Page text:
Thanks for another little miracle of erudition, filthy light thief!

Growing up, my brothers and I had an Almost But Not Quite Lincoln Logs kit, the General Custer Fort Apache Frontier Play Set ("Compatible with Most Other Log Building Sets"). The big selling point was a few dozen plastic cowboy and indian figures, plus a few horses, covered wagons, and teepee.

1993, I want to say? Perhaps the very last year you could get away with selling a Baby's First Genocide playset.
posted by Iridic at 8:45 AM on September 11, 2013 [1 favorite]


I had no idea who invented them, or that they were that old. I spent a lot of time with Lincoln Logs as a kid. We never got that excited about Lego or the like.

The Wright Blocks look interesting.
posted by bongo_x at 8:48 AM on September 11, 2013 [1 favorite]


It's sad that Lincoln Logs became the red-headed stepchild of interlocking parts construction toys, but I will admit that their Star Wars playsets left much to be desired.
posted by Atom Eyes at 8:49 AM on September 11, 2013 [4 favorites]


Wow, it has been a long time.

Anyone know if the half-logs work as well for launching singles as the green wooden slats used to?
posted by no relation at 8:59 AM on September 11, 2013 [2 favorites]


Yay, Lincoln Logs! I remember very well just how they tasted. (Other childhood flavors I remember: Tinker Toys, Crayons, Play-Doh, and the spines of Little Golden Books. I guess I chewed on stuff.)
posted by mudpuppie at 9:07 AM on September 11, 2013 [3 favorites]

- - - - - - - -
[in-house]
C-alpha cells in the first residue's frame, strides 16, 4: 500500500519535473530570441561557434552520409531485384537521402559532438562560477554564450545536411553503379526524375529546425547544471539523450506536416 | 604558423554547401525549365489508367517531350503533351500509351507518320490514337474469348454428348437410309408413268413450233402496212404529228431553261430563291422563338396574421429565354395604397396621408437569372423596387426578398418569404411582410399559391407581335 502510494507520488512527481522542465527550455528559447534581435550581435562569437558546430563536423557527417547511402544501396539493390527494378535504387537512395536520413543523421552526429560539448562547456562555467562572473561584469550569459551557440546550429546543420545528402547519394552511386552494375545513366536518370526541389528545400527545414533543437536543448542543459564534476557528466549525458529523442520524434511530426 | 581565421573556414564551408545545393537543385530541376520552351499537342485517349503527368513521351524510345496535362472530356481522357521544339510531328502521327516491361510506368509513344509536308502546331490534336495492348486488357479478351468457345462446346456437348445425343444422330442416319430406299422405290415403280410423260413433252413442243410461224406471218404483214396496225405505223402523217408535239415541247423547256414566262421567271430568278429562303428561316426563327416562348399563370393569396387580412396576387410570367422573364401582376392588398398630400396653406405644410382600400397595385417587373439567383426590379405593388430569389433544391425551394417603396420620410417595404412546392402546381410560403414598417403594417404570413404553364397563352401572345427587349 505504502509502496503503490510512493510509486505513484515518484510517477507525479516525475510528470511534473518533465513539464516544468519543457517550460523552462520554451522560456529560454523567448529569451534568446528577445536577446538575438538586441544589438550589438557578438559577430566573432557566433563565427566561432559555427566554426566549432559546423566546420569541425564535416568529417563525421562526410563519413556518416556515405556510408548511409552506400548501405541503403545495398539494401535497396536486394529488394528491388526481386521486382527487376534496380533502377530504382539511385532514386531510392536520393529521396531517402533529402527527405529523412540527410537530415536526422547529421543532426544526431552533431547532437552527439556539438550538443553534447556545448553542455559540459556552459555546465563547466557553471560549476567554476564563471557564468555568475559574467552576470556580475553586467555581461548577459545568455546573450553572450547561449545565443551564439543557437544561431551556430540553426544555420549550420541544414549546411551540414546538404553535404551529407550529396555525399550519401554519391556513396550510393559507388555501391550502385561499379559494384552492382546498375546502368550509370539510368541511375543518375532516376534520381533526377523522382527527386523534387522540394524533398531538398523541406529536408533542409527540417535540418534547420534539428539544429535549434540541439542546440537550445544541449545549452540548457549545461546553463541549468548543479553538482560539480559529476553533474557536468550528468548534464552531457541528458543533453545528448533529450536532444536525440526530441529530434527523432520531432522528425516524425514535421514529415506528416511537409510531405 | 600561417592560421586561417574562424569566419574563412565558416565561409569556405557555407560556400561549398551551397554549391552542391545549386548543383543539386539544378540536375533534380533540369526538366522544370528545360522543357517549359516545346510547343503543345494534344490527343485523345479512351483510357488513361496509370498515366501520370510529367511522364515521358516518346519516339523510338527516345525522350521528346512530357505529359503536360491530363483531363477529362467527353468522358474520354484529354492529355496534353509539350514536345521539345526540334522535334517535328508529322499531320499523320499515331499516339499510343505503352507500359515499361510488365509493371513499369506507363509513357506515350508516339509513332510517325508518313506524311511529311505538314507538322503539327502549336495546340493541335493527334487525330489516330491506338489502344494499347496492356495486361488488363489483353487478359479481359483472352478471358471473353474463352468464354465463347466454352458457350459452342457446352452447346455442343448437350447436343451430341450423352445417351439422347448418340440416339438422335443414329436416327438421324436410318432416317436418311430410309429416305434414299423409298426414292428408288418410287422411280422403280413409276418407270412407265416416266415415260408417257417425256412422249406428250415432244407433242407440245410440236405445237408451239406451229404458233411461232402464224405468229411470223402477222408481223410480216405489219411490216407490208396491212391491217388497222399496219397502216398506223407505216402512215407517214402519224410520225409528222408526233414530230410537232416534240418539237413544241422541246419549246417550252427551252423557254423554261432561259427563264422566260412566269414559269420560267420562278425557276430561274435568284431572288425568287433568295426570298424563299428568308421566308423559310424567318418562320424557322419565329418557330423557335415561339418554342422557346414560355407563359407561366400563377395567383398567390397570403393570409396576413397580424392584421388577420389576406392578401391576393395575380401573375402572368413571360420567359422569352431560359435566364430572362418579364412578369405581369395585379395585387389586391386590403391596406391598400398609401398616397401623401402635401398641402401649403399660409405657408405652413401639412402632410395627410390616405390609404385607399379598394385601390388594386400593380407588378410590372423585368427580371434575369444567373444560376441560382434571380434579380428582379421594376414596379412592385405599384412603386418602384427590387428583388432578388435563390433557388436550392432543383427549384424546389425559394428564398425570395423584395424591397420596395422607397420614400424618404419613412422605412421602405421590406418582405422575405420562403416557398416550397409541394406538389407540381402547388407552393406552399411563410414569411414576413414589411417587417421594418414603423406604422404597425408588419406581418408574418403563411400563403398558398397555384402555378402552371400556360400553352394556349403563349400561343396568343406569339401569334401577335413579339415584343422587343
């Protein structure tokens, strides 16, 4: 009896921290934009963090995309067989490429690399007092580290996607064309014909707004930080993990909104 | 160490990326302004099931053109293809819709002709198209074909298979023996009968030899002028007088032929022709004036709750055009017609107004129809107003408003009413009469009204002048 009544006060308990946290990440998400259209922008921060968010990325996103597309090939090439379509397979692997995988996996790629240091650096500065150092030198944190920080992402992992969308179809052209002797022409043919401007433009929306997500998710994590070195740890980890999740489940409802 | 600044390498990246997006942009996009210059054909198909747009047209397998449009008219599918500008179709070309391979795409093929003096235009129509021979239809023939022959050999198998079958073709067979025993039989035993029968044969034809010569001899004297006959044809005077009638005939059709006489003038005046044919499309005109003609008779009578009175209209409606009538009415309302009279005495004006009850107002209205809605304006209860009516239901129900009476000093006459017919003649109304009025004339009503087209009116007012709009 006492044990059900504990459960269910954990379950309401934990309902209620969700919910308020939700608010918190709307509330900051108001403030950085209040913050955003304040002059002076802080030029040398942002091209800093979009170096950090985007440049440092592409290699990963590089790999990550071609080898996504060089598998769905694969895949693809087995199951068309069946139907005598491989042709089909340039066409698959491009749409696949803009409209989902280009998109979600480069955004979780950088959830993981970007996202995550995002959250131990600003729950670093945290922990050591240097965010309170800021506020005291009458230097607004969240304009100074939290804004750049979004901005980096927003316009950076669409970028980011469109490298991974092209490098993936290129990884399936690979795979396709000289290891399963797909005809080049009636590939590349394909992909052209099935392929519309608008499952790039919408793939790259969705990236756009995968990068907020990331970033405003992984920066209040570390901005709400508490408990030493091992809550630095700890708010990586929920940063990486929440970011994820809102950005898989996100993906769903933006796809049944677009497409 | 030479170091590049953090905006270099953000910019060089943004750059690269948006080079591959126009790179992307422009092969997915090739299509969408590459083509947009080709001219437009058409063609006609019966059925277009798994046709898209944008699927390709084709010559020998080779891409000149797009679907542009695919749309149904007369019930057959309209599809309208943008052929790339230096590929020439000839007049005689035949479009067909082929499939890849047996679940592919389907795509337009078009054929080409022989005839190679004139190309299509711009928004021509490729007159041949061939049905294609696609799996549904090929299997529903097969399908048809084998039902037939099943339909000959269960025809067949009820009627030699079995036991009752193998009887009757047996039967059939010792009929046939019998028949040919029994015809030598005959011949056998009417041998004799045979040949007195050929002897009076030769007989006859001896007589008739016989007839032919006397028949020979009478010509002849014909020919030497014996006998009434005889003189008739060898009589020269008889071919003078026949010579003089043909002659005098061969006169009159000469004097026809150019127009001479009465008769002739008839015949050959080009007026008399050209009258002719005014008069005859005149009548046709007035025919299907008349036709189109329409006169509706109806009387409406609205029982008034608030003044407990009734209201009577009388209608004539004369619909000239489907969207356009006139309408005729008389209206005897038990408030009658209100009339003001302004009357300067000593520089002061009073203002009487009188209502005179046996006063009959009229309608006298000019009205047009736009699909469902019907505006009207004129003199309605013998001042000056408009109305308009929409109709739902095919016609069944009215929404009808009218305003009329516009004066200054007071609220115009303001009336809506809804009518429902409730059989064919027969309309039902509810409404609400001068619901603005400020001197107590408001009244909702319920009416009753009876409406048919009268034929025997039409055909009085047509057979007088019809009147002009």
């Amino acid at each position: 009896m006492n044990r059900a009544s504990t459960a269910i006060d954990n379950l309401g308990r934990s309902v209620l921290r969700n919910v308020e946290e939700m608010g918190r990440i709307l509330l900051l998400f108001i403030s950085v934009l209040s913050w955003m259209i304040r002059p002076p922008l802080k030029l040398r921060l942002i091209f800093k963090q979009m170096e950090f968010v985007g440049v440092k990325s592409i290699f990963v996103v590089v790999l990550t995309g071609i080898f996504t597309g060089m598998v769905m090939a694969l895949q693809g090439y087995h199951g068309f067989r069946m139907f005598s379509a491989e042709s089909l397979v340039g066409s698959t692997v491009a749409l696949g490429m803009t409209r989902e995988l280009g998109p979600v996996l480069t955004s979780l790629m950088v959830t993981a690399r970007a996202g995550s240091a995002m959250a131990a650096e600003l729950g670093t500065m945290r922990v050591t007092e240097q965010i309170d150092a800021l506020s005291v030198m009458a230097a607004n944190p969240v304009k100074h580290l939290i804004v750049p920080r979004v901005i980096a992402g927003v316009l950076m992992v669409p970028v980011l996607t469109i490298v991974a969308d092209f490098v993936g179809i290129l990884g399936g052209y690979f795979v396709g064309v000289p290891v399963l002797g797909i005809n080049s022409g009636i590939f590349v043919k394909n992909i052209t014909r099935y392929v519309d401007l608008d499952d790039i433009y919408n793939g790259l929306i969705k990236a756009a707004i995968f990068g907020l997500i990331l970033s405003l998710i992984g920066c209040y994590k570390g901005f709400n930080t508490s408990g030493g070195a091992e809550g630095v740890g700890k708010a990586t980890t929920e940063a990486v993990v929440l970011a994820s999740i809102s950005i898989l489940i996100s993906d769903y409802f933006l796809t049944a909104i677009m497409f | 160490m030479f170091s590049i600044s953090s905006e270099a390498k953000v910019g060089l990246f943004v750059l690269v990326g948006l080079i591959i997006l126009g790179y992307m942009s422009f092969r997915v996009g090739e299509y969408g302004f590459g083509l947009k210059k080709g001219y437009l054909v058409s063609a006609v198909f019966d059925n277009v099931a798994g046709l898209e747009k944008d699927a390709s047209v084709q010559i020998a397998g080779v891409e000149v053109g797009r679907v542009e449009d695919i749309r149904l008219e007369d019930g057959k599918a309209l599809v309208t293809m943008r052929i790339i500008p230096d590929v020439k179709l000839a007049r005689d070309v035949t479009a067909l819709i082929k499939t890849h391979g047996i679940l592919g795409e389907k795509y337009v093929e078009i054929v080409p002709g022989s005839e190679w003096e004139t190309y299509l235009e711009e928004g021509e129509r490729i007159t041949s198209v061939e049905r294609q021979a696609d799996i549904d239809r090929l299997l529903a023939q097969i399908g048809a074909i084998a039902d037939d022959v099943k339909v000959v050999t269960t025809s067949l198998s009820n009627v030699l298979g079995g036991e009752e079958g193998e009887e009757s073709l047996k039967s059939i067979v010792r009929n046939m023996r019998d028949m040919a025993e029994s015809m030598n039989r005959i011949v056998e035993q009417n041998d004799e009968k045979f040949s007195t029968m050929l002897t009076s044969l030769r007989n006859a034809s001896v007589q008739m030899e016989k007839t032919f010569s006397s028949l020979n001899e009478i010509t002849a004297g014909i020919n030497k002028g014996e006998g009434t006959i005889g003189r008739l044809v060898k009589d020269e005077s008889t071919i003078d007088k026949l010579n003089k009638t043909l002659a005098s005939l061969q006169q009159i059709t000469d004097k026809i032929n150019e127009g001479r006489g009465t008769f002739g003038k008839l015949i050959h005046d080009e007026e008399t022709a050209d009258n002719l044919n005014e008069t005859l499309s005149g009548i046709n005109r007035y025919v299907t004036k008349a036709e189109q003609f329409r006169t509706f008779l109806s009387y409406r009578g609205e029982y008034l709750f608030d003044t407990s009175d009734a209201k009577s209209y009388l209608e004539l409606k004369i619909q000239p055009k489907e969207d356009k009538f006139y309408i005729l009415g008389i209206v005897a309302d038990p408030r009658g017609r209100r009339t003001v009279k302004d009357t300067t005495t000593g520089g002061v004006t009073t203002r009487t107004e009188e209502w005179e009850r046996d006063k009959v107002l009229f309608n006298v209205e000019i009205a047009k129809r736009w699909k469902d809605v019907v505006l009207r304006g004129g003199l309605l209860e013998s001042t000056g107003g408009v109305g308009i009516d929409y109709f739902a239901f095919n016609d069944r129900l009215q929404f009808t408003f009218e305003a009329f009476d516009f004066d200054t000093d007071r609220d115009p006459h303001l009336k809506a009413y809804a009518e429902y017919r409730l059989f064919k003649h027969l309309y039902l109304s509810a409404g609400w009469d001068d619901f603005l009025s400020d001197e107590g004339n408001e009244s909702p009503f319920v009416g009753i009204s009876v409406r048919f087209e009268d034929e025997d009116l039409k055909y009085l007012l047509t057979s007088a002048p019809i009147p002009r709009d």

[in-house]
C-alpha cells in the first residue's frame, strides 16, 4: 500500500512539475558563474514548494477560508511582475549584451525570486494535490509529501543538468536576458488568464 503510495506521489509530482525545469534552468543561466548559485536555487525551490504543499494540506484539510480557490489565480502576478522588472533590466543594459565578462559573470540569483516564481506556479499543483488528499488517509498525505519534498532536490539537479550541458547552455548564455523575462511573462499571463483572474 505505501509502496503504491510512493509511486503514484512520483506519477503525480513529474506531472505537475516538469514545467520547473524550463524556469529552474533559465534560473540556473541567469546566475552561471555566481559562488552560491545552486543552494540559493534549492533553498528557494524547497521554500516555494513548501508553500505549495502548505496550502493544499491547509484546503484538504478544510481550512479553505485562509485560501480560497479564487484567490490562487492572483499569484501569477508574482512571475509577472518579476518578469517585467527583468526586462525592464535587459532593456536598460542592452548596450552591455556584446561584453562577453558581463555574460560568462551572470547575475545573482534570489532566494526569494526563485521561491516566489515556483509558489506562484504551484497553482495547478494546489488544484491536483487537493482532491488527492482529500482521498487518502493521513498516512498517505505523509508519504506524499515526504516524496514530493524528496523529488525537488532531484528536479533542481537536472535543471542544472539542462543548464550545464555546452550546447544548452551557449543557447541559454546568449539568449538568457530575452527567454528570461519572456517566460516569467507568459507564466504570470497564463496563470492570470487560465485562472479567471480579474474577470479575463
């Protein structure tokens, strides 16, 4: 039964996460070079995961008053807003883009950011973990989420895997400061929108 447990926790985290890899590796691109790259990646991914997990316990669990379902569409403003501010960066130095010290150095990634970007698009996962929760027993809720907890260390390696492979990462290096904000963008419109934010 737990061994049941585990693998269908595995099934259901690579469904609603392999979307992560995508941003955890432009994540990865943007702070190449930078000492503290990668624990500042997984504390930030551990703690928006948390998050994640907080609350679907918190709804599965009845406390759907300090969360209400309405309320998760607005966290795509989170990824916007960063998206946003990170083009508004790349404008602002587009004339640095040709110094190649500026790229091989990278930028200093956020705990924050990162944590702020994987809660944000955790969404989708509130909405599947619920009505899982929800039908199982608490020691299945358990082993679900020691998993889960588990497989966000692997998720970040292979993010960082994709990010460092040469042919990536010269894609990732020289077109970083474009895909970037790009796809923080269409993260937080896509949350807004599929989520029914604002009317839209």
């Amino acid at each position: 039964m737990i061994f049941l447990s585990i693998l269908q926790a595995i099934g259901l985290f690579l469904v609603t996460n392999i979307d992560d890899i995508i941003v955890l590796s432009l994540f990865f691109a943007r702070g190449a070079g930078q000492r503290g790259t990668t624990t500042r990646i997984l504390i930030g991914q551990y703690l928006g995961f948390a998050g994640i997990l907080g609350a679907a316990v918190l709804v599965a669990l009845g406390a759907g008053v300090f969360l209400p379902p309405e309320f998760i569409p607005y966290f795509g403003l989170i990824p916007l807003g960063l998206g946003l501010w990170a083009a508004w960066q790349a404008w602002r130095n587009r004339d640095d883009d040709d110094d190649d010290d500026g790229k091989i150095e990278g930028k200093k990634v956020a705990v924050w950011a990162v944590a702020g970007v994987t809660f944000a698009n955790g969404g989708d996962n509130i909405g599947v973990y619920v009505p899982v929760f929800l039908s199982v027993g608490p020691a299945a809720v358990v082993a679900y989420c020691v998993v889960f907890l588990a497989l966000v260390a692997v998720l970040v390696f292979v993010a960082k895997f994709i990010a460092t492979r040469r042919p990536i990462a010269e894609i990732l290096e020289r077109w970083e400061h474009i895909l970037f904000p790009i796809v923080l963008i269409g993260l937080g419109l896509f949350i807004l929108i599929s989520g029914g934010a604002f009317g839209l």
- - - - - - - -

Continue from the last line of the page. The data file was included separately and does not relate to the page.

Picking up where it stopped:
...you can make your own lincoln logs.

Hey! I did

posted by mmrtnt at 9:16 AM on September 11, 2013 [2 favorites]


...their Star Wars playsets left much to be desired.

What's to be desired? That's clearly a Wookie homestead on Kashyyyk, and Chewbacca is inviting that itinerant Sand Person in for a Life Day brunch.
posted by Iridic at 10:30 AM on September 11, 2013 [1 favorite]


eponysterical
posted by Lukenlogs at 12:02 PM on September 11, 2013 [1 favorite]


A set of Lincoln Logs was one of the first non-book things shipped by Amazon. I know, because I got them from a friend who worked there, as part of a testing cycle.

And I've seen the set at Wright's Pope-Leighey house.
posted by MrMoonPie at 12:23 PM on September 11, 2013 [2 favorites]


I had Lincoln Logs. I wasn't awfully good at building with them, but my little sister and I had a blast throwing them at each other. :)
We had Tinker-Toys as well. I kept trying to make a merry-go-round with them.
posted by Katjusa Roquette at 4:21 PM on September 11, 2013


It may be in one of the links, but there's an interesting full-circle aspect here as Frank Lloyd Wright counted among his own inspirations his mother's purchase of a Froebel Gifts abstract block set, designed by pioneering early childhood education theorist Friedrich Froebel -- the man who gave kindergarten its name.
posted by dhartung at 12:31 AM on September 12, 2013 [1 favorite]


I can't wait for the Lincoln Logs movie to come out in 2015!
posted by FJT at 12:26 PM on September 12, 2013